Back in 2011, the PlayStation Network was hacked and as such a massive amount of personal data was taken, most crucially credit and debit card numbers. As such, Sony have now been fined for this in regards to the Data Protection Act, failing to keep the personal and private information stored on the network secure.
Sony has apologised for this breach many times, but ultimately their security measures weren’t up to scratch and this ended badly for both consumers and the company, with both data stolen and the resulting closure of the PSN for several weeks, which left a lot of gamers upset.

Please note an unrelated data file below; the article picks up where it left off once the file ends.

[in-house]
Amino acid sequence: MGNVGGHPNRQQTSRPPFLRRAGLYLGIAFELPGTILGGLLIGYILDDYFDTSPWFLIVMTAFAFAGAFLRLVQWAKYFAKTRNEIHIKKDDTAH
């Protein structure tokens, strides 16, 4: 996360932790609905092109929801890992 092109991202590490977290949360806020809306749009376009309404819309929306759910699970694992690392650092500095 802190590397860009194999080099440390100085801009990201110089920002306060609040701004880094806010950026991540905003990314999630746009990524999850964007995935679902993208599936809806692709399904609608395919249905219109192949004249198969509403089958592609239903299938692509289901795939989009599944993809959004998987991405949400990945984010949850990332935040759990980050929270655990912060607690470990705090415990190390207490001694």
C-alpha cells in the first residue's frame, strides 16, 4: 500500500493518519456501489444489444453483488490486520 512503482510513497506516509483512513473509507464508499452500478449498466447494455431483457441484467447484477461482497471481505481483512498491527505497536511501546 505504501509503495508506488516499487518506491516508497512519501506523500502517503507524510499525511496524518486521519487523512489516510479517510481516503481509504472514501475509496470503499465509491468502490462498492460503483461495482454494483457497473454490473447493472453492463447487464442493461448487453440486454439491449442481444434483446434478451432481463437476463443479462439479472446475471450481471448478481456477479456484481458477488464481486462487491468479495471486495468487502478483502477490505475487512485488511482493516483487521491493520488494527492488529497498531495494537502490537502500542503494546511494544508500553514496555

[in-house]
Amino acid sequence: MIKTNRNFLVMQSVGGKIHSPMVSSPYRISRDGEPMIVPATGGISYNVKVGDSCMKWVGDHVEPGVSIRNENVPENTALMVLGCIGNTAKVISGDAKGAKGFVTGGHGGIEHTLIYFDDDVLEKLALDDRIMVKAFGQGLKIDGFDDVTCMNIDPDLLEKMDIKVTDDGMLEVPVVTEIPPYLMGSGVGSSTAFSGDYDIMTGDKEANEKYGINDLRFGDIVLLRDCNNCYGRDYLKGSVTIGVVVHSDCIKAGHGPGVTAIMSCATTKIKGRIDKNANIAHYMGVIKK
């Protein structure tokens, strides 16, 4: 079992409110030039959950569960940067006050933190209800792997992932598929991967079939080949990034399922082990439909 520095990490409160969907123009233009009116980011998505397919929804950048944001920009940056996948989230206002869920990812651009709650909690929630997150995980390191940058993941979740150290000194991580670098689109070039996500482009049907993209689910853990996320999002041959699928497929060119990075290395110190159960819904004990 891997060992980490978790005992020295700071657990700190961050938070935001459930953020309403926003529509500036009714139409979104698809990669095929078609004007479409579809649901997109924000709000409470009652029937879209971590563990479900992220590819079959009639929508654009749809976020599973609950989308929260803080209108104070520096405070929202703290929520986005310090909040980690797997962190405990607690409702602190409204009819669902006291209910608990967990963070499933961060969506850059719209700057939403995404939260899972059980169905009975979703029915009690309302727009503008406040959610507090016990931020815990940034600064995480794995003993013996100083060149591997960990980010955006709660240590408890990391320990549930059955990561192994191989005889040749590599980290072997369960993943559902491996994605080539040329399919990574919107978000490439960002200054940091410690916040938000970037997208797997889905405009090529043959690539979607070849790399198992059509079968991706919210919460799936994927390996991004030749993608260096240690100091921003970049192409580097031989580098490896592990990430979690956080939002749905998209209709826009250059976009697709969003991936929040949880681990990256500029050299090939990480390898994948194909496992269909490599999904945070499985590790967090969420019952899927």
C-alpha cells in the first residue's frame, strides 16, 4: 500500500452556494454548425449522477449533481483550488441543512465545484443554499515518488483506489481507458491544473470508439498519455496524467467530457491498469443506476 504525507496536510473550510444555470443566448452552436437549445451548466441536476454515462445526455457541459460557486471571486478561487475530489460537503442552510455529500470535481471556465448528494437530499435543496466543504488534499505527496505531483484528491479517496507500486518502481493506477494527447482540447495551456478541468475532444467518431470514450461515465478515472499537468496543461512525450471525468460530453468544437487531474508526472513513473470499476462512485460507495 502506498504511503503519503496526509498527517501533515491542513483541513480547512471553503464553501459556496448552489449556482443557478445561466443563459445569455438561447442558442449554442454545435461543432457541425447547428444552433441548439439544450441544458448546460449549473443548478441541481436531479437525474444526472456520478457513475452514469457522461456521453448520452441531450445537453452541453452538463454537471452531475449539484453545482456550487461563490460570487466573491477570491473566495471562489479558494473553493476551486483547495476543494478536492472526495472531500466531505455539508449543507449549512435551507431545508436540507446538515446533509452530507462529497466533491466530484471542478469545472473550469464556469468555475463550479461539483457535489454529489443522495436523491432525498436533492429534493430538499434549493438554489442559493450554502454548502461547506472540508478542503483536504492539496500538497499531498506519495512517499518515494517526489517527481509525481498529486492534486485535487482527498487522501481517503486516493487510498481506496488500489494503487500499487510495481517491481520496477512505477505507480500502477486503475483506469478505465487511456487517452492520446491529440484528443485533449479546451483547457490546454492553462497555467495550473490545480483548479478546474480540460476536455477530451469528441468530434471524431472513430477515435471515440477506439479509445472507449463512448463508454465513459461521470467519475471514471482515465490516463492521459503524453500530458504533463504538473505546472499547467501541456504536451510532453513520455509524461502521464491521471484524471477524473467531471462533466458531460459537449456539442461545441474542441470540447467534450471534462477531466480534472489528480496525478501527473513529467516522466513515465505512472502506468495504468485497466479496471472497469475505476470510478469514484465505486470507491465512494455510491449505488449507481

The Information Commissioner’s Office (ICO) has criticized the company for this and as such came to the following conclusion: “If you are responsible for so many payment card details and log-in details then keeping that personal data secure has to be your priority. In this case that just didn’t happen, and when the database was targeted – albeit in a determined criminal attack – the security measures in place were simply not good enough.”
Sony has been fined £250000 for this data breach, which in reality is a paltry sum for such a large company. In America, a judge has already thrown out a lawsuit on the PSN hack back in October 2012, claiming that there is no such thing as perfect security.